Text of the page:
Mara Sandler Elected To CASAColumbia Board
NEW YORK, July 2, 2012 /PRNewswire-USNewswire/ -- The National Center on Addiction and Substance Abuse at Columbia University (CASAColumbia) announced today that Mara Sandler has been elected to its board of directors.
Sandler, an art consultant in New York City was also a psychotherapist at the Postgraduate Center for Mental Health from 1991 to 1993. She sits on the board of directors at the Ovarian Cancer Research Foundation where she serves as First Chair of the Woman to Woman Program.
Sandler also serves as a trustee on the board at the Janet Burros Memorial Foundation, and on the board of directors at the 92nd Street Y, Facing History and Ourselves, and the Albert Einstein College of Medicine where she is the women's division president.
"We are delighted to have Mara Sandler join our esteemed board of directors. Mara is a mother on the front lines raising three children who understands that teen substance use is a public health problem of epidemic proportions. She is the perfect addition to help counsel CASAColumbia and shape our future," said Jeffrey B. Lane, CASAColumbia's Chairman.
"Joining the CASAColumbia board is a true honor for me. Having personally experienced the damaging effect addiction has on families, I am fully committed to supporting CASAColumbia's mission to affect policy, provide treatment research and act as a beacon for prevention, education and genuine caring," said Mara Sandler.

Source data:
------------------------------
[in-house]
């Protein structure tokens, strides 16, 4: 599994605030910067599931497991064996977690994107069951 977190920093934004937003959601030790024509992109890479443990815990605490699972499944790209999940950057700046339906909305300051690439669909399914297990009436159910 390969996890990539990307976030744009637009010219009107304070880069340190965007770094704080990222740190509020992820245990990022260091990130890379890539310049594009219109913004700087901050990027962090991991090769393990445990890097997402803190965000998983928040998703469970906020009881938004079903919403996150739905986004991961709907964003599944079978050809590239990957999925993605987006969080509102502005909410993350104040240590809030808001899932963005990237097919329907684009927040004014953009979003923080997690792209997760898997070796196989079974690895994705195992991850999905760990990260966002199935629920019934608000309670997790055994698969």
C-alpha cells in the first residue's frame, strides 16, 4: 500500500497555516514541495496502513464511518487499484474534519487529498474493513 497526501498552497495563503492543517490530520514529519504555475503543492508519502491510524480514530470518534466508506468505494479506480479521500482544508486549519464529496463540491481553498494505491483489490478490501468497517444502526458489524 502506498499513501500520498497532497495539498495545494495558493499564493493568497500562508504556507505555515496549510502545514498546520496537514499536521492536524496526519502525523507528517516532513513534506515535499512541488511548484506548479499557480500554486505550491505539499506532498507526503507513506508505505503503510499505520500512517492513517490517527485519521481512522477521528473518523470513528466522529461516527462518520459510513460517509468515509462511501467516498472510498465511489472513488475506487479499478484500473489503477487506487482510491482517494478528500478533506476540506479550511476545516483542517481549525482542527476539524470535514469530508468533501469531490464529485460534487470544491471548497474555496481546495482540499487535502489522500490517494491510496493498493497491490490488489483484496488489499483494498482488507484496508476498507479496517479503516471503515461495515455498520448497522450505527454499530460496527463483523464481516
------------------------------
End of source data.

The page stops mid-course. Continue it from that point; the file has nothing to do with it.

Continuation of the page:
Sandler is a graduate of the University of Wisconsin-Madison and holds a master's in education from Teachers College at Columbia University.
CASAColumbia is a science-based, multidisciplinary organization focused on transforming society's understanding of and response to the disease of addiction. Founded in 1992 by Former U.S. Secretary of Health, Education, and Welfare Joseph A. Califano, Jr., CASAColumbia assembles the professional skills needed to research, prevent, treat and eliminate this disease in all sectors of society. CASAColumbia conducts research and utilizes the scientific findings of others to inform Americans of the economic and social costs of substance use and addiction and their impact on each of our lives. By doing so, CASAColumbia aims to reduce the stigma attached to this disease by replacing shame with hope and give people the tools they need to prevent, treat and eliminate addiction.
CASAColumbia has issued 77 reports and white papers, published three books, conducted demonstration programs focused on children, families and schools in 37 states and Washington, DC, held 19 conferences, and has been evaluating addiction treatment and prevention programs to determine what treatment models work best for individuals.
SOURCE The National Center on Addiction and Substance Abuse (CASA) at Columbia University